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Billing records show Balch attorneys played substantial role in state superintendent search, alleged smear campaign

Josh Moon

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Billing records obtained by the Alabama Political Reporter show that attorneys from the law firm Balch & Bingham were heavily involved in the Alabama State Department’s flawed superintendent search that landed Michael Sentance and was paid thousands of dollars to counsel and coach department lawyers and a state school board member.

Those records, provided to APR by a source who agreed to share them on the condition of anonymity, show that three attorneys from Balch & Bingham — Dorman Walker, Lane Knight and John Naramore — charged ALSDE thousands to handle numerous tasks relating to the search, including establishing a search process and developing a “script” for ALSDE attorney Juliana Dean to use when she spoke to school board members about the search.

Balch & Bingham attorneys, the records show, also drove to Montgomery and to “coach” both Dean and school board member Mary Scott Hunter before they answered questions from a legislative committee that was investigating the superintendent search process.

Asked about the use of Balch & Bingham attorneys for tasks that appear to be either so mundane that the ALSDE counsel should handle them or that are of a personal nature and outside of the scope of their daily job duties, an ALSDE spokesman declined to answer the specific questions and instead focused on the fact that the information had become public.

“As I’m sure you know, although information related to a public entity’s attorney identity, rate/cost and time are public, details of the work performed by attorneys for their clients are not,” director of communications Michael Sibley wrote in an email response. “If you received an invoice detailing that work, that information is protected by attorney-client privilege. Because your questions encroach on that privilege, we will not be able to answer your specific questions, but in general, any work performed by Balch & Bingham for the State Board or its members or the State Department or its employees or officials would relate to their official duties.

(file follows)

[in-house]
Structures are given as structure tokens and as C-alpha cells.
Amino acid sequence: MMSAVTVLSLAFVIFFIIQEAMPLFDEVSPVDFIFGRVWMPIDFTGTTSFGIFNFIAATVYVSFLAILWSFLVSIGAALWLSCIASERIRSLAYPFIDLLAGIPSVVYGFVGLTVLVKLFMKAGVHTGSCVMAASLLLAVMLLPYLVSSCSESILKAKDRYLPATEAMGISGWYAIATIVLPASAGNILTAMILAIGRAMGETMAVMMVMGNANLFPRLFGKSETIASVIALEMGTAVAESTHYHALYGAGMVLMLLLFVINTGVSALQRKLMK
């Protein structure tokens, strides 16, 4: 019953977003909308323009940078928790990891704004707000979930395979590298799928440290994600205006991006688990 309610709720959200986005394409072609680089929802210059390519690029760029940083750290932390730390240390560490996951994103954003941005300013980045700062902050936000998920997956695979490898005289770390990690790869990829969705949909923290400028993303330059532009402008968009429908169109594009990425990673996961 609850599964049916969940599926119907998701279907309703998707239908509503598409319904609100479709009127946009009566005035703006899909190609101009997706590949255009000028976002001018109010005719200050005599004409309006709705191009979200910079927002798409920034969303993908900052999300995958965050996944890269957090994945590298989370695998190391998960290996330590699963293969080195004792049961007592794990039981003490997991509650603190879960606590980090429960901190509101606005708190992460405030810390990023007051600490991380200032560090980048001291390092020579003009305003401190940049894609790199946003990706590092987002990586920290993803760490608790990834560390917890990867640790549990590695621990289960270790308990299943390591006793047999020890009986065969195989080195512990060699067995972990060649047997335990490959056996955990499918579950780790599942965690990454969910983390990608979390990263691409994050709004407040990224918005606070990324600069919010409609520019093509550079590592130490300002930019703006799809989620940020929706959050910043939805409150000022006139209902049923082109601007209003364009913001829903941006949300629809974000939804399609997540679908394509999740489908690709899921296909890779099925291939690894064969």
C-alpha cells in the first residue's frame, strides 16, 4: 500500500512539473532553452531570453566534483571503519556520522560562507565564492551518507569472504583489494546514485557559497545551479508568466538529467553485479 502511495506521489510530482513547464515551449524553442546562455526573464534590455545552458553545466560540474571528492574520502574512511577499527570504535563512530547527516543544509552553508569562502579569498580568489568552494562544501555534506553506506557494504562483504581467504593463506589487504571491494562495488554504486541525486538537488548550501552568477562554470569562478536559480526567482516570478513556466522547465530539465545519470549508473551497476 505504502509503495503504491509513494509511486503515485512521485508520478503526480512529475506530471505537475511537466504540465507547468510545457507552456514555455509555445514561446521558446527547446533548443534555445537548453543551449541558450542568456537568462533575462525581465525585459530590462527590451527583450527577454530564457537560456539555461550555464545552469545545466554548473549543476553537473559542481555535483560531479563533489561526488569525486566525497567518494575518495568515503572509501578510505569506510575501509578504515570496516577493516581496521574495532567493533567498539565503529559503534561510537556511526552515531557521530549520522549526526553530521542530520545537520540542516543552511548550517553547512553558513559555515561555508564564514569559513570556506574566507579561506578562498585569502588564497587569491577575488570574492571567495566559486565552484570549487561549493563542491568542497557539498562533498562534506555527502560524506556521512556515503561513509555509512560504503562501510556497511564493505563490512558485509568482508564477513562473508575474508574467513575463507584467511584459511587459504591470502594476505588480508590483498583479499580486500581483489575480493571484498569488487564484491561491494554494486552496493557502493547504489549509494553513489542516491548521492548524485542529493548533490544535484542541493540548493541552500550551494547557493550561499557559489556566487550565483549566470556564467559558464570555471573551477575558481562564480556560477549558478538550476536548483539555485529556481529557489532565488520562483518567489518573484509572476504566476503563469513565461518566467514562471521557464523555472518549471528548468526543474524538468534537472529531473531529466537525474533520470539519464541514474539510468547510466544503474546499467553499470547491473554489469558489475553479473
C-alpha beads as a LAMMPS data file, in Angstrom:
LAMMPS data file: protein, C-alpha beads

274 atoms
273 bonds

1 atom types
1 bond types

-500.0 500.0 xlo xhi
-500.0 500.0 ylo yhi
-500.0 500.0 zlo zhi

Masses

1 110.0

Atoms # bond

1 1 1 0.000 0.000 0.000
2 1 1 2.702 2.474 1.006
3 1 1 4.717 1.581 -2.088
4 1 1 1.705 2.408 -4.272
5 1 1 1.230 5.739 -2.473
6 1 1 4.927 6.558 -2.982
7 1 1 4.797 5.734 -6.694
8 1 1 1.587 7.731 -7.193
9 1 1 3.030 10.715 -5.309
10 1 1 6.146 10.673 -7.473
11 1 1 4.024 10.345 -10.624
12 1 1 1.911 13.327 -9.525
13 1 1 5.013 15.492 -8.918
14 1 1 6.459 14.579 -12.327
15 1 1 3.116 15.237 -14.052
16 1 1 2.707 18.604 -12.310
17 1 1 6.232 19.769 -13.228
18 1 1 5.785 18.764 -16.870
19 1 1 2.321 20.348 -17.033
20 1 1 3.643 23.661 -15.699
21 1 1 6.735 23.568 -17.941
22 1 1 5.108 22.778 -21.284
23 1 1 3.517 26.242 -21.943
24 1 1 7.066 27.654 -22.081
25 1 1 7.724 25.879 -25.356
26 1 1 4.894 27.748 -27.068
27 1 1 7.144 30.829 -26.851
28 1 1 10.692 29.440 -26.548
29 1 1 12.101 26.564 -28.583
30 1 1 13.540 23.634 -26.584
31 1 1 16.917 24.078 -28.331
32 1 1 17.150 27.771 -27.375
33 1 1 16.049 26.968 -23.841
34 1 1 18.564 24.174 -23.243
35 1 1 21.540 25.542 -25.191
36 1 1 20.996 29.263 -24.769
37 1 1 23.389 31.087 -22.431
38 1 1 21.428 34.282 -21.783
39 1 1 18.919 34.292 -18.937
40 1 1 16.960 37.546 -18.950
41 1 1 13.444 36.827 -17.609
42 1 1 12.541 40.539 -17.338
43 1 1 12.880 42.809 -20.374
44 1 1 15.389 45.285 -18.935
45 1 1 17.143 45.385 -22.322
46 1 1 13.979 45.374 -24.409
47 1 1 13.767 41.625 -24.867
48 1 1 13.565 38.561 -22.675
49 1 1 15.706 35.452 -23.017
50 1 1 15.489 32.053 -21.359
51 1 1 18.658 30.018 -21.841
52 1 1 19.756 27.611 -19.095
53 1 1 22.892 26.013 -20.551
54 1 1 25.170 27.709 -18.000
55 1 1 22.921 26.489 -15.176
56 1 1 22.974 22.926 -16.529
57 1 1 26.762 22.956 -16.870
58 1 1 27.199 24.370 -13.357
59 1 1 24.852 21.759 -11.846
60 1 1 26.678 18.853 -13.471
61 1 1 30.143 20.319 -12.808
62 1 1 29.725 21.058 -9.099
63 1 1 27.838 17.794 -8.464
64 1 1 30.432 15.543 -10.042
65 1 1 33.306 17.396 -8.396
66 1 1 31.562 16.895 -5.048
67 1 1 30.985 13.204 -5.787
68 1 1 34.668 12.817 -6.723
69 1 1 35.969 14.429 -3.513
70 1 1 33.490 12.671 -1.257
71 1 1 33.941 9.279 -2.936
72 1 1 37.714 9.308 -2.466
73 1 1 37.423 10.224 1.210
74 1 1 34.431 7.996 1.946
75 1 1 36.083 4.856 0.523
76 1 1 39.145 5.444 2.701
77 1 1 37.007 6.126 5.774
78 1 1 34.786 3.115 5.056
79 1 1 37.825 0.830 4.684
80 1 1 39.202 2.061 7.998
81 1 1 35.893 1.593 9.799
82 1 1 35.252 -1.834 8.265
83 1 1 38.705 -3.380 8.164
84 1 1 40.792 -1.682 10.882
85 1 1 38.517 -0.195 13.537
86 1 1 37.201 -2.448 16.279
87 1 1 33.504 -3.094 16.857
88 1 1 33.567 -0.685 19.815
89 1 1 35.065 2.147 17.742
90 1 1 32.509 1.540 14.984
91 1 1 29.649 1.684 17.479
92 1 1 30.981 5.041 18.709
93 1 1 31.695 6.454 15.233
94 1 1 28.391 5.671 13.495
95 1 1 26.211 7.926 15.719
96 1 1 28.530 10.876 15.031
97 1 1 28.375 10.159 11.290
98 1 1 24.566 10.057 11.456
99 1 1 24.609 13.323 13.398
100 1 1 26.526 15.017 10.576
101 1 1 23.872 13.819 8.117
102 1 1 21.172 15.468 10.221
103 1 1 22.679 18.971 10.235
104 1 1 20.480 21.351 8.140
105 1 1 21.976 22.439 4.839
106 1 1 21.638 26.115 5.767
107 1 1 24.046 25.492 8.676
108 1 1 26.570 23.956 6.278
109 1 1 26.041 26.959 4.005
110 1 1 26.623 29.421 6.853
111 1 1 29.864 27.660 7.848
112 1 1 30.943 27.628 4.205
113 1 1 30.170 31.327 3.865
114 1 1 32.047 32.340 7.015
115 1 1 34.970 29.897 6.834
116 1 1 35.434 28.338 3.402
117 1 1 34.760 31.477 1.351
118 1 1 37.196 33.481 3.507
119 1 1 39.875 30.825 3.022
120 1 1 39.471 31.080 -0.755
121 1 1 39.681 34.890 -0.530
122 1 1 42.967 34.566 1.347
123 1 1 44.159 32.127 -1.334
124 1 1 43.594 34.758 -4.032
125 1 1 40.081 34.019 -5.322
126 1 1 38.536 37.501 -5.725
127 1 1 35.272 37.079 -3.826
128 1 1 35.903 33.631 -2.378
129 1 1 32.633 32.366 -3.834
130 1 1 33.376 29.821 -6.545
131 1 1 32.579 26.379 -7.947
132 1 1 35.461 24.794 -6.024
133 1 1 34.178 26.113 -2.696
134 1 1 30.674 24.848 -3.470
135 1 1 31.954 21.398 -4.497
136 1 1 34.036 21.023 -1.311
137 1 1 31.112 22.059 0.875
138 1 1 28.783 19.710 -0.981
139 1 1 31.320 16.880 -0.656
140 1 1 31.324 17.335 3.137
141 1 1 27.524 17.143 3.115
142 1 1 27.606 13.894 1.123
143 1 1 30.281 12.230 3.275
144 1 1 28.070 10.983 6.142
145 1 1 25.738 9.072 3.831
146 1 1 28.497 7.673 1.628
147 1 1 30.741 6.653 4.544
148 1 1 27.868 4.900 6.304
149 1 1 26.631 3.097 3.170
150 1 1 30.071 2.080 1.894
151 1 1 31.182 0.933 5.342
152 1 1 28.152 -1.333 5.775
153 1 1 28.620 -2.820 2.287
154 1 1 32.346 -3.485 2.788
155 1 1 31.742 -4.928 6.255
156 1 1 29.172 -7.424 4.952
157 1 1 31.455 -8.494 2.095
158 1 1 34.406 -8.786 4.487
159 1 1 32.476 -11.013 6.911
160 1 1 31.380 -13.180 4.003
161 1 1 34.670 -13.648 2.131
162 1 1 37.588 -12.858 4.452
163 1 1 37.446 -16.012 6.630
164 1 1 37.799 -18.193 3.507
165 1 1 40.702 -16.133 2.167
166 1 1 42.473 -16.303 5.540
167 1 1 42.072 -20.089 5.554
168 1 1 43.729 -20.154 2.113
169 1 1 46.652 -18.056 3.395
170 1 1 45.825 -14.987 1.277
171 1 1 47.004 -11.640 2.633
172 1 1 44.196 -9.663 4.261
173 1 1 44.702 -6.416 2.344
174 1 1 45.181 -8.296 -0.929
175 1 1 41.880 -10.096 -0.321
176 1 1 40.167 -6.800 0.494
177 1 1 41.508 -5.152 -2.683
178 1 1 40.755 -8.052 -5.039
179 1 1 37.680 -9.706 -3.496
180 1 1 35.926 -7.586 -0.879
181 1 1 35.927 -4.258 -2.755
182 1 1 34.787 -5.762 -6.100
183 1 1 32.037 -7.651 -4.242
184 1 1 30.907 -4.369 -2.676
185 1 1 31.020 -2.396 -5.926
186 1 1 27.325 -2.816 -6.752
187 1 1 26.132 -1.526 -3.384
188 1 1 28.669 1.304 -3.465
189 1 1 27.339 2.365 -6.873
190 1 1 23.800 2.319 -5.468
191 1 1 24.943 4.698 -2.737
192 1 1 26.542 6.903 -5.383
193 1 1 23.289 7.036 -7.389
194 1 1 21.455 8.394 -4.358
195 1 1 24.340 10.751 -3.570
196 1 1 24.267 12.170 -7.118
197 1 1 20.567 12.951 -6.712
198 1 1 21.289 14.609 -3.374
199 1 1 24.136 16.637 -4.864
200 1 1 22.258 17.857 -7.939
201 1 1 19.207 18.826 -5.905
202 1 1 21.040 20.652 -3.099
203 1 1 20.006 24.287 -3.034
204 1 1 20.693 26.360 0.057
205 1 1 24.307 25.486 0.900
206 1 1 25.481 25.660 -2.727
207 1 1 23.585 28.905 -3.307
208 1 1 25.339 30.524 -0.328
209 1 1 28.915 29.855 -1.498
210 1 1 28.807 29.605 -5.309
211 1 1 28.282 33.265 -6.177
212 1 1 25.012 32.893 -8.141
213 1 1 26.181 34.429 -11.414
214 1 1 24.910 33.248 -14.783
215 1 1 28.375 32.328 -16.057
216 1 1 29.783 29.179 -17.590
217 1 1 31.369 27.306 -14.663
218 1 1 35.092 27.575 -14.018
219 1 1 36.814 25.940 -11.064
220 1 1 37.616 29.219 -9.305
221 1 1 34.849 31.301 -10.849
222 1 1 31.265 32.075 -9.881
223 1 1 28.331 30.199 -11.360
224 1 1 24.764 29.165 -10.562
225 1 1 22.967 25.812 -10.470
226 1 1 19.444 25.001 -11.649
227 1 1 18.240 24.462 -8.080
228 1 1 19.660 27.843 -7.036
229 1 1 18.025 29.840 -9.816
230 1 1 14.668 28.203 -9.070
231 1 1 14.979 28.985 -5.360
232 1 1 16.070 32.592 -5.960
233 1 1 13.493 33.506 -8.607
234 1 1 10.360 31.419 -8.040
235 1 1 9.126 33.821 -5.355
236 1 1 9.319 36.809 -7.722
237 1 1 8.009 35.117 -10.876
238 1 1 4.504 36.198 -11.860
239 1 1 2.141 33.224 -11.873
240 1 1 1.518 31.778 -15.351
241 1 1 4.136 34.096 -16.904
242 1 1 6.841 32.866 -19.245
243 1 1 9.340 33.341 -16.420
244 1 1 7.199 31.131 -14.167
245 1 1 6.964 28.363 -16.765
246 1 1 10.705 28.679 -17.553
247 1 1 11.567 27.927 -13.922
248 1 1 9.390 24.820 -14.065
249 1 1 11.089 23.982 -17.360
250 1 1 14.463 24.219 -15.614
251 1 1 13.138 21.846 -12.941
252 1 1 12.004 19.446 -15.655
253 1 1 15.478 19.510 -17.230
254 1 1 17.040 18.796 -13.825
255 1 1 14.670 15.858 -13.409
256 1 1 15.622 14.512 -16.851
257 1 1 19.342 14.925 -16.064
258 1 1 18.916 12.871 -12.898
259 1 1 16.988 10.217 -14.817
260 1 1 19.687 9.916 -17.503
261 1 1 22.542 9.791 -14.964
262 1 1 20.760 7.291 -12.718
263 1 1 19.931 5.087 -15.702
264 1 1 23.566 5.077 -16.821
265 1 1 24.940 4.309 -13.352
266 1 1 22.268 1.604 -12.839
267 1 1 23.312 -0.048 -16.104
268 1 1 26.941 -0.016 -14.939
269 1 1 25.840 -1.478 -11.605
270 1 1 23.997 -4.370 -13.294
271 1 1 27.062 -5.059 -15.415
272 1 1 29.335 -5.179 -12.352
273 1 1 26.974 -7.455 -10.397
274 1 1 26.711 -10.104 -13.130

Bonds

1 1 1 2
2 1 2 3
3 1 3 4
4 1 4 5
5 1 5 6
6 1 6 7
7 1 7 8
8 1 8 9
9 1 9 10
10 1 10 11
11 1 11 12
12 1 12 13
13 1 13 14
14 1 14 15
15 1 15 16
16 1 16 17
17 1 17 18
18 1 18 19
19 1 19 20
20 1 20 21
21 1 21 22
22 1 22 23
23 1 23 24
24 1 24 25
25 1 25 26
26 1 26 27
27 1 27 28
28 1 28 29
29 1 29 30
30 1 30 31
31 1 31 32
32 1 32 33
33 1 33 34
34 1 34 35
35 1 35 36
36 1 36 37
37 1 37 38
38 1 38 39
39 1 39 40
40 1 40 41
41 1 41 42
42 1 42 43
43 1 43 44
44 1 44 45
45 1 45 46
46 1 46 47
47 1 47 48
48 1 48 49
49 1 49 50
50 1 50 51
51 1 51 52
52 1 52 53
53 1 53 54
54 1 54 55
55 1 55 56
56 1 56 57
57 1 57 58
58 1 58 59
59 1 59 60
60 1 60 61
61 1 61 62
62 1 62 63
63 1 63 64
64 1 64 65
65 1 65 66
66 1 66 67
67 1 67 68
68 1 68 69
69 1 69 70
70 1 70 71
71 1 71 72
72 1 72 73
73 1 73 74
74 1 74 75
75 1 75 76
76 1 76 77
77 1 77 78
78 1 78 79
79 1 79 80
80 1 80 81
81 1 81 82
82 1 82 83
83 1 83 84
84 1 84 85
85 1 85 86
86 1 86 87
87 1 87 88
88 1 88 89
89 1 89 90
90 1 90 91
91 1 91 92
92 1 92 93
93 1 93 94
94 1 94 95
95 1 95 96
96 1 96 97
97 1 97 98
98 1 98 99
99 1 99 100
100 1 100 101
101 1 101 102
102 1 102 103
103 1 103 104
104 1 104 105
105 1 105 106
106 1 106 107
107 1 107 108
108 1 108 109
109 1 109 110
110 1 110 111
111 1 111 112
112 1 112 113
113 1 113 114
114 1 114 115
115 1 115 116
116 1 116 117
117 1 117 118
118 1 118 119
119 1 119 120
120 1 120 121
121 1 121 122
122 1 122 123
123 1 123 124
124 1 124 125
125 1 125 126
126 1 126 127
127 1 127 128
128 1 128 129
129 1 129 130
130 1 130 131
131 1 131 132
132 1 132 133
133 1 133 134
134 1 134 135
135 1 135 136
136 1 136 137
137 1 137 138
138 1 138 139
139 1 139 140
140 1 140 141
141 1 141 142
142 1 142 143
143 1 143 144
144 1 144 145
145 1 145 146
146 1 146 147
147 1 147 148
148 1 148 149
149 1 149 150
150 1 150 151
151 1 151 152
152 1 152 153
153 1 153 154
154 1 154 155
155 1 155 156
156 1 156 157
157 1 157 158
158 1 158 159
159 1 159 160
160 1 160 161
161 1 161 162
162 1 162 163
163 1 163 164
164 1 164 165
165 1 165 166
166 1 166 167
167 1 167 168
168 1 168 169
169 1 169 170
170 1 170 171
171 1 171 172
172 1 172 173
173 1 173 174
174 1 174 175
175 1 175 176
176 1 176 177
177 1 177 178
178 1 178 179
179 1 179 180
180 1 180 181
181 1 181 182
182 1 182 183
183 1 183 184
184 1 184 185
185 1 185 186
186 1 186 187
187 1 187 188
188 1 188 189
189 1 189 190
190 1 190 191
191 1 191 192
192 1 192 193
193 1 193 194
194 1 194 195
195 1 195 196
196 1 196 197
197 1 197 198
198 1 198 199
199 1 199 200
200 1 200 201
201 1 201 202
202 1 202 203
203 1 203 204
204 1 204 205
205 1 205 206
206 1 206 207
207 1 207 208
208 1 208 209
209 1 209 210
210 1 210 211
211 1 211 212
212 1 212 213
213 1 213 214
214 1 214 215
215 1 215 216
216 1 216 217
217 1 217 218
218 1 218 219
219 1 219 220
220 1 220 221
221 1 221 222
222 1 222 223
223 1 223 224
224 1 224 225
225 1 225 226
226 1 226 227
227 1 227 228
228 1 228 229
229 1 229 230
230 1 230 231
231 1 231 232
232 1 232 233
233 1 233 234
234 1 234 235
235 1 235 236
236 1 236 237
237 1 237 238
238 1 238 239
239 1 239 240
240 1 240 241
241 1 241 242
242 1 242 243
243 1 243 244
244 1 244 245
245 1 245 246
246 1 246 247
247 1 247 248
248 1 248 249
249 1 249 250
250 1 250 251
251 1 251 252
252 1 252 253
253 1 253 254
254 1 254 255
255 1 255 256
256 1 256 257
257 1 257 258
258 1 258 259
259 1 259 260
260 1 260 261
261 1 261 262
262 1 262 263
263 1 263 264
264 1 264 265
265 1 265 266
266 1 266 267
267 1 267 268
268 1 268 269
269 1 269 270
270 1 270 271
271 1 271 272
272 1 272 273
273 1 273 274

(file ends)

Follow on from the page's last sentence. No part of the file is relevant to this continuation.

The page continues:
APR asked Sibley why such billing information, when covered by taxpayer dollars, wouldn’t be considered public information, but that question did not receive a response.

ALSDE is still being hampered by the flawed search, even two years later.

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Jefferson County superintendent Craig Pouncey, who was considered the frontrunner for the job, has filed a lawsuit against Hunter and others at the state department for concocting and carrying out a scheme to prevent him from landing the job. A Montgomery judge last month dismissed all but Hunter and another ALSDE lawyer from the suit, including Dean.

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Pouncey filed his lawsuit in Feb. 2016 and it was announced after that date that because of the legal action, ALSDE would be on the hook for private attorneys to represent Dean, Hunter and two other ALSDE attorneys, James Ward and Susan Crowther.

But the records obtained by APR show that Balch & Bingham attorneys had long been providing legal guidance to the four.

The detailed bills from Balch & Bingham include charges for things such as reviewing a WSFA news story about Pouncey’s “planned lawsuit,” reviewing emails that were requested from Dean by state school board members and planning for ways to combat an effort from an education advocacy group led by Larry Lee to rescind the superintendent selection.

The bills also include several charges related to legal guidance for Hunter, which is, at best, a gray area. School board members clamored for months about hiring an attorney that would represent the board, and ultimately last year moved forward with hiring Lewis Gillis. Prior to that hire, however, it was the policy of the board that it was represented in all legal matters, unless the board took specific action otherwise, by Dean.

But on Nov. 1, 2016, the billing records show a $146.25 charge for a “talk” between Dorman Walker and Hunter about “her prospective testimony before the (legislative) committee.” There was another talk with Hunter on Nov. 8., and a conference on Nov. 9. The related charges totaled $1,170.

The records also show that Balch & Bingham attorneys coached Ward and Crowther prior to their appearances before the legislative committee and that the firm reviewed Open Records Act requests from media outlets and determined which documents should be turned over and redacted.

 

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